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How Your Social Security Benefits Are Taxed


By Sandra Block | From Kiplinger's Personal Finance, January 2015

Uncle Sam may take a bite on up to 85% of your benefits.

Social Security benefits aren't exempt from taxes. If you have income from a job (even if you aren't hit by the earnings test), investments or other sources, such as withdrawals from retirement savings plans, you could owe federal income taxes on up to 85% of your benefits.

See Also: Best Strategies to Boost Your Social Security Benefits

Social Security taxes are based on what's known as your provisional income -- your adjusted gross income (including pension payouts and retirement-account withdrawals but not counting Social Security benefits), plus any tax-free interest, plus 50% of your benefits. If the total is less than $25,000 if you're single or $32,000 if you're married, all of your benefits are tax-free. Provisional income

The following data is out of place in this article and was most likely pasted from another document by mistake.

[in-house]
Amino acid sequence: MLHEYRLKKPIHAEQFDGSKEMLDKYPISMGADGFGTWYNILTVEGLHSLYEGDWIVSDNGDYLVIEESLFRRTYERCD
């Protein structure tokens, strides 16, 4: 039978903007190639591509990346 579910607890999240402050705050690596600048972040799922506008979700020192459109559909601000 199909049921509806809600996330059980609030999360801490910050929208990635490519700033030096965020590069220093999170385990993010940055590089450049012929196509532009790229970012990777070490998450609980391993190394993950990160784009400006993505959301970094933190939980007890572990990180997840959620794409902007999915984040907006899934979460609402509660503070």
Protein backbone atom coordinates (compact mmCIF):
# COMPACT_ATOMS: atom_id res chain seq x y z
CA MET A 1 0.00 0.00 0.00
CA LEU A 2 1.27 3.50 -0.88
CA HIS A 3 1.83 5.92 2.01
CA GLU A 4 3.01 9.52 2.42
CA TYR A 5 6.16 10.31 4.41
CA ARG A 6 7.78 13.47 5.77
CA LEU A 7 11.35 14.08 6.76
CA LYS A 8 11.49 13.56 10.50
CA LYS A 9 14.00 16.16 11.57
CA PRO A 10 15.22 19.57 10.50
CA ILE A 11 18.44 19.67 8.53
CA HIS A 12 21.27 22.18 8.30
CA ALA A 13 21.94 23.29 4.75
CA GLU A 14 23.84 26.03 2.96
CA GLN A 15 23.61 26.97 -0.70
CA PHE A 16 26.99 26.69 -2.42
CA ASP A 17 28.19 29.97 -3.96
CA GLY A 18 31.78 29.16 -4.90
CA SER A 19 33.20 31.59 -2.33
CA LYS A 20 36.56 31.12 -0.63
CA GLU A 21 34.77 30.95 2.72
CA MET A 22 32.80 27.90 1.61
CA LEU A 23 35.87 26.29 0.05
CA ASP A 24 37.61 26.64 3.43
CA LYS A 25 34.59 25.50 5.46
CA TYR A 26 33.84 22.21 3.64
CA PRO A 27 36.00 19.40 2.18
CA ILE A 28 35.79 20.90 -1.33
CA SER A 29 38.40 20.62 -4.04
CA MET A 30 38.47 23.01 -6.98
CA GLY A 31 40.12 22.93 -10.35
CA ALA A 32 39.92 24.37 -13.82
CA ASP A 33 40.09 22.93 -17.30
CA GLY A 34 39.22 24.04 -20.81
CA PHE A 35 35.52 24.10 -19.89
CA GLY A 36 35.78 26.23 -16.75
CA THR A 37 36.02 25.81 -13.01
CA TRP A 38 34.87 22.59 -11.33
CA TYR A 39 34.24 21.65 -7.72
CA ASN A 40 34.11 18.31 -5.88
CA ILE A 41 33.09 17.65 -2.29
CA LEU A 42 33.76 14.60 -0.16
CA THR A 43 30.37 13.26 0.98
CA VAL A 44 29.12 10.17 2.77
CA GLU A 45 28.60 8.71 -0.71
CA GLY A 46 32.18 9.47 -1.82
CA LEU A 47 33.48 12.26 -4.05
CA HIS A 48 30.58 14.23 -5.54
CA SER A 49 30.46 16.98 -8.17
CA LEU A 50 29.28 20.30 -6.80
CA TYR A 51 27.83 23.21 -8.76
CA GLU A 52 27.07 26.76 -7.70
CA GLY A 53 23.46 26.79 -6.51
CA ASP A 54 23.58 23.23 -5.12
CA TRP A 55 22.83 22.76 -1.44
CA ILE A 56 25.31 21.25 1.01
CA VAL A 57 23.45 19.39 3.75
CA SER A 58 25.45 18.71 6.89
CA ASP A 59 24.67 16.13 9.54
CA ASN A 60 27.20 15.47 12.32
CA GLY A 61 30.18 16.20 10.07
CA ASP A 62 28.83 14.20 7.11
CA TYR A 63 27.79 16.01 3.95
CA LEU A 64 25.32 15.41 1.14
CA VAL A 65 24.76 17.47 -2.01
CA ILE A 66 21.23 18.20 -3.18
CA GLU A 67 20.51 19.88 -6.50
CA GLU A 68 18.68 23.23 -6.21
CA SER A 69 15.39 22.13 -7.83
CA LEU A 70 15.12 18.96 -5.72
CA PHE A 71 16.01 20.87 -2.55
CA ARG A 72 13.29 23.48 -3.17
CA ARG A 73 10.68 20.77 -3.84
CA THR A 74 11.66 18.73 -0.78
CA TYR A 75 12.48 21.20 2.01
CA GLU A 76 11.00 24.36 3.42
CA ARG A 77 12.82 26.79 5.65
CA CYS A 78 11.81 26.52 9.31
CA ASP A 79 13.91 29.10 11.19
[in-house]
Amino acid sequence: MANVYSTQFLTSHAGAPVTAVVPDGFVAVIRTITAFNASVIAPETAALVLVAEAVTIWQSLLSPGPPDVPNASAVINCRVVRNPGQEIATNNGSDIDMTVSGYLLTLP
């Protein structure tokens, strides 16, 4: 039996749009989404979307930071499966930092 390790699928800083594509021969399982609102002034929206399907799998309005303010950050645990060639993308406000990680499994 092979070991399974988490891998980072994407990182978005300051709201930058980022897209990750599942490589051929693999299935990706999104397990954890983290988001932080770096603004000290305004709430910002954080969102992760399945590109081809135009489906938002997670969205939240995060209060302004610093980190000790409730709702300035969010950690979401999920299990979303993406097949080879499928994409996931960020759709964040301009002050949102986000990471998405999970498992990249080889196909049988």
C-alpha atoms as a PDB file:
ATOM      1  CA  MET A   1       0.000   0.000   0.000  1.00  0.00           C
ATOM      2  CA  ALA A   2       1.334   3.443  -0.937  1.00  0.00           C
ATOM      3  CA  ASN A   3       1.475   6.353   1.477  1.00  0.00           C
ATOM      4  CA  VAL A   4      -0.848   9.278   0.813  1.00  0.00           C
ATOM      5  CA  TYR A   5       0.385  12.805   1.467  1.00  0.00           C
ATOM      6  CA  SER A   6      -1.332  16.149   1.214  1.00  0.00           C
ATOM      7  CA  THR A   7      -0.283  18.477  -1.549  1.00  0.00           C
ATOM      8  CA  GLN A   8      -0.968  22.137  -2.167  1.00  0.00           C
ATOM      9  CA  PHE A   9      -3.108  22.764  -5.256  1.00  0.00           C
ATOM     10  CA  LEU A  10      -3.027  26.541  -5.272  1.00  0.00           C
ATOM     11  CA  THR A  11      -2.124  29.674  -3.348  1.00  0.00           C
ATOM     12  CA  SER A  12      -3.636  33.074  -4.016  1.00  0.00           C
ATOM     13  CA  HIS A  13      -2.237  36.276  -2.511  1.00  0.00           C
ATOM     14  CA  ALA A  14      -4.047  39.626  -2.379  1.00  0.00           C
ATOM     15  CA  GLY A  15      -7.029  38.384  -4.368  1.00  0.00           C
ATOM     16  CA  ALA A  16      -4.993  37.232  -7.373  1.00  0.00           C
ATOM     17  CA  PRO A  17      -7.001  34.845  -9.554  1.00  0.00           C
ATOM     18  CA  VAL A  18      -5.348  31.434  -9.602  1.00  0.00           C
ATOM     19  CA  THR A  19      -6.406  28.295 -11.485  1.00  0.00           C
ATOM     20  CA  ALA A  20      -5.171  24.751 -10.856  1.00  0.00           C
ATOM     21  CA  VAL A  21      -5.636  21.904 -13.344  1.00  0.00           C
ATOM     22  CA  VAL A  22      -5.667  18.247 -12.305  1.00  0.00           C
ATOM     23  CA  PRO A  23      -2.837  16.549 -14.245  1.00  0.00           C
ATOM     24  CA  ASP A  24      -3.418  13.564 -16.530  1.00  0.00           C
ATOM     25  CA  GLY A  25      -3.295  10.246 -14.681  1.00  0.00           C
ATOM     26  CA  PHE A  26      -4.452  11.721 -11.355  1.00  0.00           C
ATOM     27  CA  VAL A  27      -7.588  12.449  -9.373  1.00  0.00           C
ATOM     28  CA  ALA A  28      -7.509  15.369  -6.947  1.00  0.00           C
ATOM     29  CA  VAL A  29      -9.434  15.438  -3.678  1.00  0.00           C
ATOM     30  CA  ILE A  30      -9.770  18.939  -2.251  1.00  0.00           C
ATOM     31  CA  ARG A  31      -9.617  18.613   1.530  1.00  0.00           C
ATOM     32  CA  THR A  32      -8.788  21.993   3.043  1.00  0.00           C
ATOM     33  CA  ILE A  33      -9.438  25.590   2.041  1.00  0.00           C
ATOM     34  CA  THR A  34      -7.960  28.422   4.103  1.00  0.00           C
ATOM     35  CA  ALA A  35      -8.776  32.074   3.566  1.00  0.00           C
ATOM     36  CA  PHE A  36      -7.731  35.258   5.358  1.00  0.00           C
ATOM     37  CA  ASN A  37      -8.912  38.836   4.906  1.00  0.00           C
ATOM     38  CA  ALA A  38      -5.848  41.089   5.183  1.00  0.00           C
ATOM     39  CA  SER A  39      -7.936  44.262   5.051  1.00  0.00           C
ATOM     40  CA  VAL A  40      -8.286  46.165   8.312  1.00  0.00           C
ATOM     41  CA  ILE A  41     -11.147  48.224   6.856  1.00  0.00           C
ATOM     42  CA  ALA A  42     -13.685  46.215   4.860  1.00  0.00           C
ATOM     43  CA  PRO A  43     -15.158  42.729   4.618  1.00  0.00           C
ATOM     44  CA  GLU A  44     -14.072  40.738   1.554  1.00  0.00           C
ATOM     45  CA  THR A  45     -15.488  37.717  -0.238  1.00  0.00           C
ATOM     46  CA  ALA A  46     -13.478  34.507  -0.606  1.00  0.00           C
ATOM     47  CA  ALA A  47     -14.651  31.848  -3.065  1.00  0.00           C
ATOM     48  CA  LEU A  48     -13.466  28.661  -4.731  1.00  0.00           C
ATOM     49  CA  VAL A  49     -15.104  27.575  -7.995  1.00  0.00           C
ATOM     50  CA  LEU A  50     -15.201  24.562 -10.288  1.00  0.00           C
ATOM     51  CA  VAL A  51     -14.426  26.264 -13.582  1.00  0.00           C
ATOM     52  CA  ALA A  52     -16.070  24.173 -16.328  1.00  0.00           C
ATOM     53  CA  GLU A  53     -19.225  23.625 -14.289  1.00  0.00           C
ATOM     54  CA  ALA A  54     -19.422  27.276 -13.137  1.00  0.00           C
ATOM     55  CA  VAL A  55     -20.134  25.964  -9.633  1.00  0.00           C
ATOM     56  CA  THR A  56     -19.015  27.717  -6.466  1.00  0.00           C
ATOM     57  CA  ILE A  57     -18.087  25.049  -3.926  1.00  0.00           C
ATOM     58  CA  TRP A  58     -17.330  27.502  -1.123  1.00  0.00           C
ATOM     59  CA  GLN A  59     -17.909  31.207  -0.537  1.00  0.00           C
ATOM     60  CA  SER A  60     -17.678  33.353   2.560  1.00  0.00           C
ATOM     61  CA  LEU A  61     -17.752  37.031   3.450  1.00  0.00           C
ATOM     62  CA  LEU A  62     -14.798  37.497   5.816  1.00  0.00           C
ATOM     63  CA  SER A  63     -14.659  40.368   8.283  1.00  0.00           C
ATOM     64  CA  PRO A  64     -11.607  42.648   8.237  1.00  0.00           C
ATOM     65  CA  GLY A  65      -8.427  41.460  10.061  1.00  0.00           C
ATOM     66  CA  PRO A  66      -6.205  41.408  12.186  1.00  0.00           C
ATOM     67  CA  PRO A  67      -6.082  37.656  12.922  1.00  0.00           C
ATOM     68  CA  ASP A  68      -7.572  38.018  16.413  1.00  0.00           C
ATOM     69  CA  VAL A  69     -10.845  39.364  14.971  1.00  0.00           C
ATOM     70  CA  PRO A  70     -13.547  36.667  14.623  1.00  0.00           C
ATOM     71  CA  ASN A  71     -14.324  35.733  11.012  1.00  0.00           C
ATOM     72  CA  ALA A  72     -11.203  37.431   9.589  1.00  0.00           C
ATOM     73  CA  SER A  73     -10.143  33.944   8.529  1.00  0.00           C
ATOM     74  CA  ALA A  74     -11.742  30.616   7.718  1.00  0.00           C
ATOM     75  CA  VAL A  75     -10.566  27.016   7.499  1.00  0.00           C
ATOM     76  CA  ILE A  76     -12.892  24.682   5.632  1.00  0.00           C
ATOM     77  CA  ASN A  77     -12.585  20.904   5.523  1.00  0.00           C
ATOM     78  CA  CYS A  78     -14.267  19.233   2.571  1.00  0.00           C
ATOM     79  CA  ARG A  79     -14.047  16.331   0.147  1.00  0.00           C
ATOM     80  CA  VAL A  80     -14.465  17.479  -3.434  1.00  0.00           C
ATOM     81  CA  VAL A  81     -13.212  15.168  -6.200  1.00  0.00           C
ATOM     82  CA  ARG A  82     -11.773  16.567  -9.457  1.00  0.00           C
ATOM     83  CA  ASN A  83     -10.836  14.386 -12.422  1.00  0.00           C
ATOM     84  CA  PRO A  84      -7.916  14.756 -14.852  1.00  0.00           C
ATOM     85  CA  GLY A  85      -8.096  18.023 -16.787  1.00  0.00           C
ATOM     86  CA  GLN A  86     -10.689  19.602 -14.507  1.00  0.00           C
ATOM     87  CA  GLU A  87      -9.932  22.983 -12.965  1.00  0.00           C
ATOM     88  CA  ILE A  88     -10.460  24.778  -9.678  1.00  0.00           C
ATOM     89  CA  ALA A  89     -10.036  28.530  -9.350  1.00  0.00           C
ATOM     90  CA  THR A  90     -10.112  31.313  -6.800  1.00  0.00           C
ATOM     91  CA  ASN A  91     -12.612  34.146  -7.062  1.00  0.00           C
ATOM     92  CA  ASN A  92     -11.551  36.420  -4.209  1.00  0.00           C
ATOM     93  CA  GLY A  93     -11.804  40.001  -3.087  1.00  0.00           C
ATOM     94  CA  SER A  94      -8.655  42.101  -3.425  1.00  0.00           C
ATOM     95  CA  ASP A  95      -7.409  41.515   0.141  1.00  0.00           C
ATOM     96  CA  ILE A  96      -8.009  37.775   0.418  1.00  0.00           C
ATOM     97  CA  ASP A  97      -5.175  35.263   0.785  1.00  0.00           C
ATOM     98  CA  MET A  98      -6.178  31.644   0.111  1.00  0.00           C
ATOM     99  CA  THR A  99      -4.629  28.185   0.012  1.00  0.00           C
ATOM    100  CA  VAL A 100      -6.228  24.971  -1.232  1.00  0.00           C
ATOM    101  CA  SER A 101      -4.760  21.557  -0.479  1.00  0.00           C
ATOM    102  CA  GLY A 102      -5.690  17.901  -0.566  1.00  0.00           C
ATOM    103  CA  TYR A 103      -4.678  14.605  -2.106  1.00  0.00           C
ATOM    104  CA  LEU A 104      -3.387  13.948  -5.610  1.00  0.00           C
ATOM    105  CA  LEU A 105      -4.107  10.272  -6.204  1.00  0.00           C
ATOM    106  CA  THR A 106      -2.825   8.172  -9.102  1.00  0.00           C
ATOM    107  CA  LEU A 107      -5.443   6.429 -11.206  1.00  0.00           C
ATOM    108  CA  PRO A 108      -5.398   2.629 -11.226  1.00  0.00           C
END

of between $25,000 and $34,000 for singles and $32,000 and $44,000 for married couples will trigger taxes on up to 50% of your benefits. Provisional income of more than $34,000 for singles and $44,000 for married couples will subject up to 85% of your benefits to taxes.

There are steps you can take to reduce or eliminate taxes on your benefits. One is to convert some or all of your traditional IRA to a Roth. While withdrawals from a traditional IRA or 401(k) are counted in your provisional income, withdrawals from a Roth IRA aren't included in the calculation. Converting a traditional IRA to a Roth could trigger higher taxes on your benefits in the year of the conversion, because the amount converted is included in your income. Once you've converted, though, you can withdraw as much as you want from your Roth without increasing your provisional income.

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